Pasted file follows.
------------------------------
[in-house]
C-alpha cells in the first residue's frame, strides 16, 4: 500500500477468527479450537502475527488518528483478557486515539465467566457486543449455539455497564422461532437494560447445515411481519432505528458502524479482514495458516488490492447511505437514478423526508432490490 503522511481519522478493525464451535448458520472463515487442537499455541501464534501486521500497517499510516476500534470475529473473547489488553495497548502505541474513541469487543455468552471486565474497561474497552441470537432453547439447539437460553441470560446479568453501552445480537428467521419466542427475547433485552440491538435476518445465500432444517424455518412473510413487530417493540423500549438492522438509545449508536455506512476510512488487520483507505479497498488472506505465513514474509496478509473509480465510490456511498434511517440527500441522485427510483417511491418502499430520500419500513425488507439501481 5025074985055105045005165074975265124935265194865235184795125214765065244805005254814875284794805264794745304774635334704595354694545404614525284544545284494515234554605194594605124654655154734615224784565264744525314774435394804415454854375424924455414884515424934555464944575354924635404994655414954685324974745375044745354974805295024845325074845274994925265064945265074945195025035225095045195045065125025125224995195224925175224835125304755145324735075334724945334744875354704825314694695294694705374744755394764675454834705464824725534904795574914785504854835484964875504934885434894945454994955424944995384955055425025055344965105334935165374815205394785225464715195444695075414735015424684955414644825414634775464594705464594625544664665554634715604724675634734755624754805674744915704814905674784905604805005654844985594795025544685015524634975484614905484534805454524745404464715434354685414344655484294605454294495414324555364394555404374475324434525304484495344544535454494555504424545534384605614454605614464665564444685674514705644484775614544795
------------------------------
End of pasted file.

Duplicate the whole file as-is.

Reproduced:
[in-house]
C-alpha cells in the first residue's frame, strides 16, 4: 500500500477468527479450537502475527488518528483478557486515539465467566457486543449455539455497564422461532437494560447445515411481519432505528458502524479482514495458516488490492447511505437514478423526508432490490 503522511481519522478493525464451535448458520472463515487442537499455541501464534501486521500497517499510516476500534470475529473473547489488553495497548502505541474513541469487543455468552471486565474497561474497552441470537432453547439447539437460553441470560446479568453501552445480537428467521419466542427475547433485552440491538435476518445465500432444517424455518412473510413487530417493540423500549438492522438509545449508536455506512476510512488487520483507505479497498488472506505465513514474509496478509473509480465510490456511498434511517440527500441522485427510483417511491418502499430520500419500513425488507439501481 5025074985055105045005165074975265124935265194865235184795125214765065244805005254814875284794805264794745304774635334704595354694545404614525284544545284494515234554605194594605124654655154734615224784565264744525314774435394804415454854375424924455414884515424934555464944575354924635404994655414954685324974745375044745354974805295024845325074845274994925265064945265074945195025035225095045195045065125025125224995195224925175224835125304755145324735075334724945334744875354704825314694695294694705374744755394764675454834705464824725534904795574914785504854835484964875504934885434894945454994955424944995384955055425025055344965105334935165374815205394785225464715195444695075414735015424684955414644825414634775464594705464594625544664665554634715604724675634734755624754805674744915704814905674784905604805005654844985594795025544685015524634975484614905484534805454524745404464715434354685414344655484294605454294495414324555364394555404374475324434525304484495344544535454494555504424545534384605614454605614464665564444685674514705644484775614544795